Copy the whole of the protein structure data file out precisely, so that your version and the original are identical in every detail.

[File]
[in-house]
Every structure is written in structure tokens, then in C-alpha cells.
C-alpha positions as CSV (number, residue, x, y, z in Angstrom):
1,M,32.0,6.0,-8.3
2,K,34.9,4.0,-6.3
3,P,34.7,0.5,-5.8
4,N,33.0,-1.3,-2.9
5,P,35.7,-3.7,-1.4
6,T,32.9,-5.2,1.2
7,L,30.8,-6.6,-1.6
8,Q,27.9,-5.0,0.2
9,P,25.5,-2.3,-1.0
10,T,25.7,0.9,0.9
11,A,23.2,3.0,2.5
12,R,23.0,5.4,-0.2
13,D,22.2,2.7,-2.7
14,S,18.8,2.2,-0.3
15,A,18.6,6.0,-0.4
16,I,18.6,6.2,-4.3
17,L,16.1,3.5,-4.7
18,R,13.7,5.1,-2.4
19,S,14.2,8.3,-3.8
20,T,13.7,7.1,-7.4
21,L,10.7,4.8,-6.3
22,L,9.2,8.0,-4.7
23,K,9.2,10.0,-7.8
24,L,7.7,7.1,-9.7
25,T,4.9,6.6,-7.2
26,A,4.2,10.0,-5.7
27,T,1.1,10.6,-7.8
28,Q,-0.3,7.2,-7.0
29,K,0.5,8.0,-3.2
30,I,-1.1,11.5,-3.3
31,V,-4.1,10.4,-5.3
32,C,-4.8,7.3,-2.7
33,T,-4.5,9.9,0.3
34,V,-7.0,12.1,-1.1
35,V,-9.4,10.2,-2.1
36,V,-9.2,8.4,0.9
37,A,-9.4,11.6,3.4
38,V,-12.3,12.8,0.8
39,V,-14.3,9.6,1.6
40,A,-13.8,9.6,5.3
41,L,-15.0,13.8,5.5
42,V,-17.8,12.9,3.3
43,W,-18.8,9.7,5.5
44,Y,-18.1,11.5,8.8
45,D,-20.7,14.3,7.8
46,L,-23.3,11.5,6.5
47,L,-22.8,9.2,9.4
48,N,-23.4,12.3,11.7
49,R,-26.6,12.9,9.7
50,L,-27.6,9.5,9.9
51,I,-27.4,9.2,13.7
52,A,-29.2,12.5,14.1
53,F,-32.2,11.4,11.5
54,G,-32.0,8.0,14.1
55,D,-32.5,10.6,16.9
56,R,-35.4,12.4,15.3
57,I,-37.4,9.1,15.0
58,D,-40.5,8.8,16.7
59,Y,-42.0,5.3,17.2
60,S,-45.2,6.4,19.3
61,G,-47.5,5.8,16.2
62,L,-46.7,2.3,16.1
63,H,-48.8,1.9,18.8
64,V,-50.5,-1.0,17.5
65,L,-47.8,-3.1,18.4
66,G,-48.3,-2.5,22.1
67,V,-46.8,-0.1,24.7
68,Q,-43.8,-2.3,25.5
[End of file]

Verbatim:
[in-house]
Every structure is written in structure tokens, then in C-alpha cells.
C-alpha positions as CSV (number, residue, x, y, z in Angstrom):
1,M,32.0,6.0,-8.3
2,K,34.9,4.0,-6.3
3,P,34.7,0.5,-5.8
4,N,33.0,-1.3,-2.9
5,P,35.7,-3.7,-1.4
6,T,32.9,-5.2,1.2
7,L,30.8,-6.6,-1.6
8,Q,27.9,-5.0,0.2
9,P,25.5,-2.3,-1.0
10,T,25.7,0.9,0.9
11,A,23.2,3.0,2.5
12,R,23.0,5.4,-0.2
13,D,22.2,2.7,-2.7
14,S,18.8,2.2,-0.3
15,A,18.6,6.0,-0.4
16,I,18.6,6.2,-4.3
17,L,16.1,3.5,-4.7
18,R,13.7,5.1,-2.4
19,S,14.2,8.3,-3.8
20,T,13.7,7.1,-7.4
21,L,10.7,4.8,-6.3
22,L,9.2,8.0,-4.7
23,K,9.2,10.0,-7.8
24,L,7.7,7.1,-9.7
25,T,4.9,6.6,-7.2
26,A,4.2,10.0,-5.7
27,T,1.1,10.6,-7.8
28,Q,-0.3,7.2,-7.0
29,K,0.5,8.0,-3.2
30,I,-1.1,11.5,-3.3
31,V,-4.1,10.4,-5.3
32,C,-4.8,7.3,-2.7
33,T,-4.5,9.9,0.3
34,V,-7.0,12.1,-1.1
35,V,-9.4,10.2,-2.1
36,V,-9.2,8.4,0.9
37,A,-9.4,11.6,3.4
38,V,-12.3,12.8,0.8
39,V,-14.3,9.6,1.6
40,A,-13.8,9.6,5.3
41,L,-15.0,13.8,5.5
42,V,-17.8,12.9,3.3
43,W,-18.8,9.7,5.5
44,Y,-18.1,11.5,8.8
45,D,-20.7,14.3,7.8
46,L,-23.3,11.5,6.5
47,L,-22.8,9.2,9.4
48,N,-23.4,12.3,11.7
49,R,-26.6,12.9,9.7
50,L,-27.6,9.5,9.9
51,I,-27.4,9.2,13.7
52,A,-29.2,12.5,14.1
53,F,-32.2,11.4,11.5
54,G,-32.0,8.0,14.1
55,D,-32.5,10.6,16.9
56,R,-35.4,12.4,15.3
57,I,-37.4,9.1,15.0
58,D,-40.5,8.8,16.7
59,Y,-42.0,5.3,17.2
60,S,-45.2,6.4,19.3
61,G,-47.5,5.8,16.2
62,L,-46.7,2.3,16.1
63,H,-48.8,1.9,18.8
64,V,-50.5,-1.0,17.5
65,L,-47.8,-3.1,18.4
66,G,-48.3,-2.5,22.1
67,V,-46.8,-0.1,24.7
68,Q,-43.8,-2.3,25.5